Xi-Ren Cao is a chair professor of Shanghai Jiao Tong University and an affiliate member of the Institute for Advanced Study at the Hong Kong University of Science and Technology (HKUST). He has worked as a consulting engineer for Digital Equipment Corporation, a research fellow at Harvard University, and a reader, professor, and chair professor at HKUST. He owns three patents in data- and tele- communications and has published three books in the areas of performance optimization and discrete event dynamic systems. Selected honors include being Fellow of IEEE and IFAC and best paper awards from the IEEE Control Systems Society and the Institution of Management Science. He has served as the Editor-in-Chief of Discrete Event Dynamic Systems: Theory and Applications, as an Associate Editor at Large of the IEEE Transactions of Automatic Control, as a Member of the Board of Governors of the IEEE Control Systems Society, and as a Member on the Technical Board of IFAC. His current research areas include financial engineering, stochastic learning and optimization, performance analysis of economic systems, and discrete event dynamic systems. He holds a PhD degree from Harvard University.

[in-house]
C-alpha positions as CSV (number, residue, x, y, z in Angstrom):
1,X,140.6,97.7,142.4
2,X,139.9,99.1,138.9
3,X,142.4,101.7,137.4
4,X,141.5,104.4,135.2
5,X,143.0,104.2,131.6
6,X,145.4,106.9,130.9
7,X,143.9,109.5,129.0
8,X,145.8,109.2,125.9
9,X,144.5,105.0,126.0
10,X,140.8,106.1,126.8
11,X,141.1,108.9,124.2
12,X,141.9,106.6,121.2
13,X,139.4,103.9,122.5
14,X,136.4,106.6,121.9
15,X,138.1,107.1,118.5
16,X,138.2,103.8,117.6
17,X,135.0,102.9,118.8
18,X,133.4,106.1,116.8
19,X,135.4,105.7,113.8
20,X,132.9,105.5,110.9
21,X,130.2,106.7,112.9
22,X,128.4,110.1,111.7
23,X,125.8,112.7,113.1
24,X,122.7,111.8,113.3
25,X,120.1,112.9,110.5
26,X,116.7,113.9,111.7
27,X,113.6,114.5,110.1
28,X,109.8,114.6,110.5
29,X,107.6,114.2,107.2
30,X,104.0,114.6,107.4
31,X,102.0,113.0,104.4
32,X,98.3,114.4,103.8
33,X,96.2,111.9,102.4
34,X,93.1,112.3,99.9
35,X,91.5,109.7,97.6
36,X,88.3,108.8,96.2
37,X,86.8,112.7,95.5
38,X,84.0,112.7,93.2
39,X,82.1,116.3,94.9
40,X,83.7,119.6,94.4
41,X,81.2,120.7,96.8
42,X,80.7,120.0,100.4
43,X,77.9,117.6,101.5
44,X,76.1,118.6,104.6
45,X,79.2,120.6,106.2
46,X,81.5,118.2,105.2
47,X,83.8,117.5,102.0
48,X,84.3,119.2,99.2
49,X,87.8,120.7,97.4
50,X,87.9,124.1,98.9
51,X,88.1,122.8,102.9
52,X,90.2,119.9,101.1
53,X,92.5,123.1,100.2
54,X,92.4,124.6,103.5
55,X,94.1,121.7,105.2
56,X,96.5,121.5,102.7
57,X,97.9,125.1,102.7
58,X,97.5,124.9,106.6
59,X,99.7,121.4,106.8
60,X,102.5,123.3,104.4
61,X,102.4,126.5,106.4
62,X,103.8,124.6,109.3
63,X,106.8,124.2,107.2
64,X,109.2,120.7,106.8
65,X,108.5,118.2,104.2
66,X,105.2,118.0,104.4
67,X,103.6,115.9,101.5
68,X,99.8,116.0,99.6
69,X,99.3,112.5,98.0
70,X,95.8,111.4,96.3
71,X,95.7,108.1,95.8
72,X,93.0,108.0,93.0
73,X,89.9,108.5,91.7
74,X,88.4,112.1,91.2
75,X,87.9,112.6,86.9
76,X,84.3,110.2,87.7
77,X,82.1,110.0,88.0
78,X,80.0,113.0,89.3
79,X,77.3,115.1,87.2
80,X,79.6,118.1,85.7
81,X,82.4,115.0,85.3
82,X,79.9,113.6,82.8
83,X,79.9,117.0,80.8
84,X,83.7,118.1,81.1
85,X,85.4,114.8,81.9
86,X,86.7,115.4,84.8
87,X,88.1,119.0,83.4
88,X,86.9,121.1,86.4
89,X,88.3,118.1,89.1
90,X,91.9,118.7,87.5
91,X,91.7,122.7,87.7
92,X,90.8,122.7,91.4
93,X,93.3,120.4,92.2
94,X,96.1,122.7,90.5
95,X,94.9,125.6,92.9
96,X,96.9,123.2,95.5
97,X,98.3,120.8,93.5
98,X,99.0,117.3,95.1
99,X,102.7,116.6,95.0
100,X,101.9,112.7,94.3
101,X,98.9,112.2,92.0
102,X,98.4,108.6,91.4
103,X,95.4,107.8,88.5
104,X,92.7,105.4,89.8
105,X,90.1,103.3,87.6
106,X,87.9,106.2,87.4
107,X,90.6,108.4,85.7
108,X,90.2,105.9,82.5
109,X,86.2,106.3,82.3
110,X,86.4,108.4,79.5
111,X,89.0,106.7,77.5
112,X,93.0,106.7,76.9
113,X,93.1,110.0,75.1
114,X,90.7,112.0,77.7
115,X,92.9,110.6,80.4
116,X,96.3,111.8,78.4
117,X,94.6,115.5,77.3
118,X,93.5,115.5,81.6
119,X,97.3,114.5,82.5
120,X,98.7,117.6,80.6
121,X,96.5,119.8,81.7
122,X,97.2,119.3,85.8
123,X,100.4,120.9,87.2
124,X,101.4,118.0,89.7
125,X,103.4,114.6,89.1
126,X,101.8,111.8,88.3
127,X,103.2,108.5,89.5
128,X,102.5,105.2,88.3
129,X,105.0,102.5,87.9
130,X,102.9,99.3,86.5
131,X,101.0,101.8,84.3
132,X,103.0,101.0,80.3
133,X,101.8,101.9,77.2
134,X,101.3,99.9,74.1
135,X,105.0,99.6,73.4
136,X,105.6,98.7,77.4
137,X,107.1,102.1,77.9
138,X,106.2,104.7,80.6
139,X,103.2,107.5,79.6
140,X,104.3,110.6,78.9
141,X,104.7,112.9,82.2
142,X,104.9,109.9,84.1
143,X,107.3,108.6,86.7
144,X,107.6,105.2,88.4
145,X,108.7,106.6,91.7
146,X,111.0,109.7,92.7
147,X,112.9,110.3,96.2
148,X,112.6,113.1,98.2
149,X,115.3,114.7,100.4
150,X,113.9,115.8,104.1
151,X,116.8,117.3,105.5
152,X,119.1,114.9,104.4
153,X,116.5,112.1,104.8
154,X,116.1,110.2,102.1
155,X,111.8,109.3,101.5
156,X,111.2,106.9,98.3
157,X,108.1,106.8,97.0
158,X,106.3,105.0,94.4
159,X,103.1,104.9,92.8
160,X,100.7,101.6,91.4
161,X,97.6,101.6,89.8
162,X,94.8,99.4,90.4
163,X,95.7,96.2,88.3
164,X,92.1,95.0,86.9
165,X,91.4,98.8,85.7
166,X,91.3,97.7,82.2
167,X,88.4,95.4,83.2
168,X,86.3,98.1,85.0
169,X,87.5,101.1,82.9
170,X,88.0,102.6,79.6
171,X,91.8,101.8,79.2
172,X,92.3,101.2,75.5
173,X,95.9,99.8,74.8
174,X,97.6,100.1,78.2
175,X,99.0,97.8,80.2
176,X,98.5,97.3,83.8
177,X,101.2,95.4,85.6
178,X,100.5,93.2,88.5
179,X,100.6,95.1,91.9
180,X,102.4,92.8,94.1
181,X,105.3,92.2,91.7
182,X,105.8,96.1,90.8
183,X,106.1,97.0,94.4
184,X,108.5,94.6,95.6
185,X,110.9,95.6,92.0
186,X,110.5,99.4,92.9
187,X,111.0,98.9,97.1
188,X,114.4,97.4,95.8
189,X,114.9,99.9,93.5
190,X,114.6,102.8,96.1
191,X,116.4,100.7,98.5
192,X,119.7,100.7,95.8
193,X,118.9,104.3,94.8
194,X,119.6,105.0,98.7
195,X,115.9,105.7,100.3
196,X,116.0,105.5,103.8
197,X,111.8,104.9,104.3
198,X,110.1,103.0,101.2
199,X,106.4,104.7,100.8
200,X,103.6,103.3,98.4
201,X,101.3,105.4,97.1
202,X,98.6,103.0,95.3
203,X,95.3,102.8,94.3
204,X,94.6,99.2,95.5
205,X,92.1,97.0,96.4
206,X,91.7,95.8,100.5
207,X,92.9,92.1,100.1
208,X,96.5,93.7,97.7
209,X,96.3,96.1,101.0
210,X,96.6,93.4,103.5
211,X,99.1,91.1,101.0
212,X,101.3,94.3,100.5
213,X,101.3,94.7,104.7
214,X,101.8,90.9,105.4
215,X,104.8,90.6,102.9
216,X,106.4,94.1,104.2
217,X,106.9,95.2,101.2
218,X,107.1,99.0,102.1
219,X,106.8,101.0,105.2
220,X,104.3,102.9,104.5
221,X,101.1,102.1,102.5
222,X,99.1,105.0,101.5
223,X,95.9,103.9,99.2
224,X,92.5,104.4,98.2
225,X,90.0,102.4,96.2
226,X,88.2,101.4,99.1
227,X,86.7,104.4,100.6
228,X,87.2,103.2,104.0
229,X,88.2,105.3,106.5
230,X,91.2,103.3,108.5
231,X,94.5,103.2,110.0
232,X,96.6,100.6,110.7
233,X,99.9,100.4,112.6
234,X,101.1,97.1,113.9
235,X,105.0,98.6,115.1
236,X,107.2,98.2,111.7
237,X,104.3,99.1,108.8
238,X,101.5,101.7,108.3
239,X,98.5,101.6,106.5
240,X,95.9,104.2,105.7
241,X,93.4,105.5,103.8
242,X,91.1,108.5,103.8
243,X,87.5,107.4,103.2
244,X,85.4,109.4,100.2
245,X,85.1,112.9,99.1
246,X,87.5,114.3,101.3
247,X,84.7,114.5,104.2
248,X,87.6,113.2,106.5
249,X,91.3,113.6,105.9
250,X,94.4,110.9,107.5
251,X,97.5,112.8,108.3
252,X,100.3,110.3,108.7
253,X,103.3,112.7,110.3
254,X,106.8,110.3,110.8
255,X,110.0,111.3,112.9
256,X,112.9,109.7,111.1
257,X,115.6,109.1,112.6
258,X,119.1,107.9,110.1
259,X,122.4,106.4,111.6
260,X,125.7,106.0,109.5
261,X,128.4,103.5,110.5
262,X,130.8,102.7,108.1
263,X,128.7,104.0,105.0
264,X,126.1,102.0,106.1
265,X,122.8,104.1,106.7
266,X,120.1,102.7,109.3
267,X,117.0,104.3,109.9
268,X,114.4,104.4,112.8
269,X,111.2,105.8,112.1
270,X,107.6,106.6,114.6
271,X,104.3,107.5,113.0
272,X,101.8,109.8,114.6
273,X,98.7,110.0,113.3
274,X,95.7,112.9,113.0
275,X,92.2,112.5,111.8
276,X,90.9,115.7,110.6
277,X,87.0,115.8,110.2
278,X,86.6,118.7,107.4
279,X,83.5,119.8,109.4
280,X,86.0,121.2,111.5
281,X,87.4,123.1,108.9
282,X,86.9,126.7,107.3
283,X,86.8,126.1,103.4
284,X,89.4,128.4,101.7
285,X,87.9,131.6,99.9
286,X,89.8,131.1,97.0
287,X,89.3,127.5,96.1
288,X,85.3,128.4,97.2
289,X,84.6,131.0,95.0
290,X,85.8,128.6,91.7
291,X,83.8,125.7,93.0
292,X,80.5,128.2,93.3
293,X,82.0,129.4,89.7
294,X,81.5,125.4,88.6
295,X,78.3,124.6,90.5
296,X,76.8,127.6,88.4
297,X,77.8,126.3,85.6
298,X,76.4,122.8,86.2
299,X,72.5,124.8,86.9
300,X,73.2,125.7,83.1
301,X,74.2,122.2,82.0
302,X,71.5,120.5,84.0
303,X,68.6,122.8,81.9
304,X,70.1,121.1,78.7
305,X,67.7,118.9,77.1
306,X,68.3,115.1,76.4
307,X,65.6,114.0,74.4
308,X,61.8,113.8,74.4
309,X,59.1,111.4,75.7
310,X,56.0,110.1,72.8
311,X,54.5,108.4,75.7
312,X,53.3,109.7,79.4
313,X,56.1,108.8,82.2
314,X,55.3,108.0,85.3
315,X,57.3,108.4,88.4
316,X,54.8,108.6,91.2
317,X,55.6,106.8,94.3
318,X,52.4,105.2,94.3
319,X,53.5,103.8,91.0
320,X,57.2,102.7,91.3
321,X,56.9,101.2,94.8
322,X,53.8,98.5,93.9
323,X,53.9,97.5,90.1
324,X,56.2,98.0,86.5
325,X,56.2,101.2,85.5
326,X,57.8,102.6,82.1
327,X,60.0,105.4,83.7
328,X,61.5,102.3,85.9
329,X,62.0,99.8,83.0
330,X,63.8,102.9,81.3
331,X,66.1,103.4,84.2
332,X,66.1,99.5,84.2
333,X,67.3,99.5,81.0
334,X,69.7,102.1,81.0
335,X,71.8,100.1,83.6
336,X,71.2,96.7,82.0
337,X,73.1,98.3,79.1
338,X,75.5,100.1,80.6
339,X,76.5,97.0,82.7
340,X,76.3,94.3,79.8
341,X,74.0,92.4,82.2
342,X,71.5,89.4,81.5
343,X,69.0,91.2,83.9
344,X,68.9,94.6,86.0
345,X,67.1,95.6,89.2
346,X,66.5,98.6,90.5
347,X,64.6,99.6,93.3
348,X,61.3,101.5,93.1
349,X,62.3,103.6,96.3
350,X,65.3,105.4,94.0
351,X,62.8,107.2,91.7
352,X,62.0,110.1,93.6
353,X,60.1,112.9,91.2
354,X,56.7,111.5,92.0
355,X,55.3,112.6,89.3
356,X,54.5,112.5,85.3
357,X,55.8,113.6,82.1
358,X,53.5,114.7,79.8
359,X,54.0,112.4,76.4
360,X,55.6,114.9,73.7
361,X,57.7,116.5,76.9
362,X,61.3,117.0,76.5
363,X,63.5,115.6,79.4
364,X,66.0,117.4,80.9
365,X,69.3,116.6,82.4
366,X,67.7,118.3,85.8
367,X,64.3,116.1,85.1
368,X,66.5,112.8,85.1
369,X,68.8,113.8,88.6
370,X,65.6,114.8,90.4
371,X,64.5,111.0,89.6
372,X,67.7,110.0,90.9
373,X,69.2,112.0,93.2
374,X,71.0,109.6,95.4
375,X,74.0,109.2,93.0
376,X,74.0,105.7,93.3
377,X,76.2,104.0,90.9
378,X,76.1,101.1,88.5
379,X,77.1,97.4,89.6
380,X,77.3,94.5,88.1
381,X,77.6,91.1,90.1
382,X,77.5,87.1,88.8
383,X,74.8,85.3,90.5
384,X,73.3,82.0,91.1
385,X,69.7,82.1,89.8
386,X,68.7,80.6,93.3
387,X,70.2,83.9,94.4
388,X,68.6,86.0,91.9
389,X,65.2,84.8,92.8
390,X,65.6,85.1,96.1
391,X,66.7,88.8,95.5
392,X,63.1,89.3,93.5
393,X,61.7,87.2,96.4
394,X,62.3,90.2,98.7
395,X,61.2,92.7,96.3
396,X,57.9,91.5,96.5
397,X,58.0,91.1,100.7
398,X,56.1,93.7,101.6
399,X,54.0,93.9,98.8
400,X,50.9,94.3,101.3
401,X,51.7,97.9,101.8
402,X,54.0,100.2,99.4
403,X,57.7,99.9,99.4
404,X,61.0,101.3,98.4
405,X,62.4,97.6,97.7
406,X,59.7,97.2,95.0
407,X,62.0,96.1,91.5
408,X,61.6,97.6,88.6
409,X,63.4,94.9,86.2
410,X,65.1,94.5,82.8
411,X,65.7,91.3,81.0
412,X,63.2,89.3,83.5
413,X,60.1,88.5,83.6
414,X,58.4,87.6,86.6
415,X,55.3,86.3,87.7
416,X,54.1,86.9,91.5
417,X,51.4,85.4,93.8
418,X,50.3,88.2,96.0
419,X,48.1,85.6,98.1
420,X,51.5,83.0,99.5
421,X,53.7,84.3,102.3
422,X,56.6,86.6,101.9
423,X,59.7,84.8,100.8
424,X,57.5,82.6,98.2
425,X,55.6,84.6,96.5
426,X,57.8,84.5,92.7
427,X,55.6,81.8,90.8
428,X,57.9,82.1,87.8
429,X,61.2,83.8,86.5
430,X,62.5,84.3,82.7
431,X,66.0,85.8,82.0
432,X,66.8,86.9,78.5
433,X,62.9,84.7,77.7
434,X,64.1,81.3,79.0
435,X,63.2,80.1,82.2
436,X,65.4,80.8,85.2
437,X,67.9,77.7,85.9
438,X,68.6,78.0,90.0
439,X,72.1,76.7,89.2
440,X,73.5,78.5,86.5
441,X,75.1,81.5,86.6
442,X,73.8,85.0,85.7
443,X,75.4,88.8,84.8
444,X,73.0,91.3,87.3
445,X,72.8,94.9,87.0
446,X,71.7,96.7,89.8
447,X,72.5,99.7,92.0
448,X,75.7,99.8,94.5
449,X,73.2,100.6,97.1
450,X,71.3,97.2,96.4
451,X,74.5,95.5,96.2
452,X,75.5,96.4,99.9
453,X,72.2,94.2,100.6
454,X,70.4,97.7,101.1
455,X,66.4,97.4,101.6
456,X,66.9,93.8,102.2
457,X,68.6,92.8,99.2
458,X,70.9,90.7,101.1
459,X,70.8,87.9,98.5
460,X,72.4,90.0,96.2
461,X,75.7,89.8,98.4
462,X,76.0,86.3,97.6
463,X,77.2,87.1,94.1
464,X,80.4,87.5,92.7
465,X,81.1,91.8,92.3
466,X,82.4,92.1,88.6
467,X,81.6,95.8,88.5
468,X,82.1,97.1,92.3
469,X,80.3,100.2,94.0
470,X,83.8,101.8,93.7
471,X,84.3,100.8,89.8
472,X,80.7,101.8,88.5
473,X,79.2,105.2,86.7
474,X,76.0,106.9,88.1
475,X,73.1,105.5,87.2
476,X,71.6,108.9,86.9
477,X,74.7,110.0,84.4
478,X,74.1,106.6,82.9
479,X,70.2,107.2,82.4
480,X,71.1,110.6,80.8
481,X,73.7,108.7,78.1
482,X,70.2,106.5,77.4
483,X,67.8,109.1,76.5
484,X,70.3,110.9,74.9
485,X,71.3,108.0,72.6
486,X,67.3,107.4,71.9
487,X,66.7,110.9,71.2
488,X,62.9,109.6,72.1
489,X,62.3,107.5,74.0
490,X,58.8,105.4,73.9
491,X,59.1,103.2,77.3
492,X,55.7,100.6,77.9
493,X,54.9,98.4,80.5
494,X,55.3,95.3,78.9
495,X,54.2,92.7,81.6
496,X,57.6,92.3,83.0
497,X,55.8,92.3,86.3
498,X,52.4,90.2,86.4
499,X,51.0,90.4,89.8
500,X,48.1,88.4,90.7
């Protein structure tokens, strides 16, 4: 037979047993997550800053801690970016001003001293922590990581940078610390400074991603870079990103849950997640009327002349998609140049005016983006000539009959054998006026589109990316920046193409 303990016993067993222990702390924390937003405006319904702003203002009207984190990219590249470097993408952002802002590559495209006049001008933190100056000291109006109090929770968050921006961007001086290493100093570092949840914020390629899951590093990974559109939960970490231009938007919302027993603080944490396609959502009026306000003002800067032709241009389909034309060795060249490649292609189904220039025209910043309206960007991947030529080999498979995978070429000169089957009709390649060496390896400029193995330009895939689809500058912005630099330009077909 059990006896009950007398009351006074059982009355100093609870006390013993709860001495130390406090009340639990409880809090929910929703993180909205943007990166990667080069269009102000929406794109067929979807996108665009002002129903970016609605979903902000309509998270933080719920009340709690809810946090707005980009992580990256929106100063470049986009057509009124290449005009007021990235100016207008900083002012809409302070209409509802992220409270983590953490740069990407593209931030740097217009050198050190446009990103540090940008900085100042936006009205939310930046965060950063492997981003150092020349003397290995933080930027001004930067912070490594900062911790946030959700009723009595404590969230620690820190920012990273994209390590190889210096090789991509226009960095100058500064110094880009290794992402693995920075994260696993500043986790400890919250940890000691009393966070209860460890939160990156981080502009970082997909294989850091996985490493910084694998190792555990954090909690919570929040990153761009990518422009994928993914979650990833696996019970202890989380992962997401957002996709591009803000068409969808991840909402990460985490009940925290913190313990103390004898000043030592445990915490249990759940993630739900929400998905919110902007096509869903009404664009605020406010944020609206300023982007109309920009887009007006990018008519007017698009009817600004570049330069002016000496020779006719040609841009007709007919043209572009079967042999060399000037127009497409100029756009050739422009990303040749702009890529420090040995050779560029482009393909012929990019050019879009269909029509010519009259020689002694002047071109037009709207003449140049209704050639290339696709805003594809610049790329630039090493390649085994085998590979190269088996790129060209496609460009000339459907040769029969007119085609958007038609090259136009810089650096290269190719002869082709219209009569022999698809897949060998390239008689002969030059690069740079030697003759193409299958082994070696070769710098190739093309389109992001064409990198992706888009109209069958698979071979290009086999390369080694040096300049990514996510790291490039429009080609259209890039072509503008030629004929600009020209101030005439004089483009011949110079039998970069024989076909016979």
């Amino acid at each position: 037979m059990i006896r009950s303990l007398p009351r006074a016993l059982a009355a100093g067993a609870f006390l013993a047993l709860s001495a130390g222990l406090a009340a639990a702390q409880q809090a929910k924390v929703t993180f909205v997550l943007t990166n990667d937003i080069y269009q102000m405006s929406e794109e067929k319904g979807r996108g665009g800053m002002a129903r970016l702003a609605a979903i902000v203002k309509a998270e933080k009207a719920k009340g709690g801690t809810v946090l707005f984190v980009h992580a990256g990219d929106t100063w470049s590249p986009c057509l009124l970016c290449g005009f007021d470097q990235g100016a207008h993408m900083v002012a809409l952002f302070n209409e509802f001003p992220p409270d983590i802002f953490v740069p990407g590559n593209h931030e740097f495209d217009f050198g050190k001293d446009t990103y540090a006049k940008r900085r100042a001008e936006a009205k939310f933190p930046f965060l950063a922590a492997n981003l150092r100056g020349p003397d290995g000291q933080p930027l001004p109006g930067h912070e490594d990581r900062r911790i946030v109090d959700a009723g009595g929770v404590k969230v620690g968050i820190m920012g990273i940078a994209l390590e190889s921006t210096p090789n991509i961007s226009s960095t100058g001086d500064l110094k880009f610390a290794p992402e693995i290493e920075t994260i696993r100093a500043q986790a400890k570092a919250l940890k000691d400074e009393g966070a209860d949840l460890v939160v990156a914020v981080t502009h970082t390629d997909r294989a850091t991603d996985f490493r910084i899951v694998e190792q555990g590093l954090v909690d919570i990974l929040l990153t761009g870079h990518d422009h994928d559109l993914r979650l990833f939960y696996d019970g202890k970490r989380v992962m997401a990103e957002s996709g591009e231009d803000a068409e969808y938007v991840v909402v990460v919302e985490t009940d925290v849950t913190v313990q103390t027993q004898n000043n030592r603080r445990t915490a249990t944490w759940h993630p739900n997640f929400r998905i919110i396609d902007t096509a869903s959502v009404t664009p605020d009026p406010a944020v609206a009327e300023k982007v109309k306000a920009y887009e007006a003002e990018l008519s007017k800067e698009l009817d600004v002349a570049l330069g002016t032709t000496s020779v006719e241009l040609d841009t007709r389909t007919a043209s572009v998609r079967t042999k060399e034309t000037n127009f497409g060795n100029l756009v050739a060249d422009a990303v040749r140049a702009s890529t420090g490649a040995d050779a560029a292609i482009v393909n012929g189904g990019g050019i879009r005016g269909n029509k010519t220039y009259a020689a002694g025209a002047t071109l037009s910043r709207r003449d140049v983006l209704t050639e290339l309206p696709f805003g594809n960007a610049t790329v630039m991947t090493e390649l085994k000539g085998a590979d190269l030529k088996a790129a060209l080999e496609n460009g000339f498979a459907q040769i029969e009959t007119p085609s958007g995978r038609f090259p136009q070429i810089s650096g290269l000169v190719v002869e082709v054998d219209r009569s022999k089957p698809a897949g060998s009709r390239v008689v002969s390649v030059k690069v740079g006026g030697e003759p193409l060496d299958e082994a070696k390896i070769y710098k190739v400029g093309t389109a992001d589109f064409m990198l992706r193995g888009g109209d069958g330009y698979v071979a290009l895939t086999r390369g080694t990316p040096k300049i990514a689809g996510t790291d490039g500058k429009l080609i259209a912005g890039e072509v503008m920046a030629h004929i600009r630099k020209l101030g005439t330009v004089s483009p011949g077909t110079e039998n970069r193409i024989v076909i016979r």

In many practical systems, such as engineering, social, and financial systems, control decisions are made only when certain events happen. This is either because of the discrete nature of sensor detection and digital computing equipment, or the limitation of computing power, which makes state-based control infeasible due to the huge state spaces involved. The performance optimization of such systems is generally different from traditional optimization approaches, such as Markov decision processes, or dynamic programming. In this talk, we introduce, in an intuitive manner, a new optimization framework called event-based optimization. This framework has a wide applicability to the aforementioned systems. With performance potential as building blocks, we develop optimization algorithms for event-based optimization problems. The optimization algorithms are first proposed based on intuition, and theoretical justifications are then given with a performance sensitivity based approach. Finally, we provide a few practical examples to demonstrate the effectiveness of the event-based optimization framework. We hope this framework may provide a new perspective to the optimization of the performance of event-triggered dynamic systems.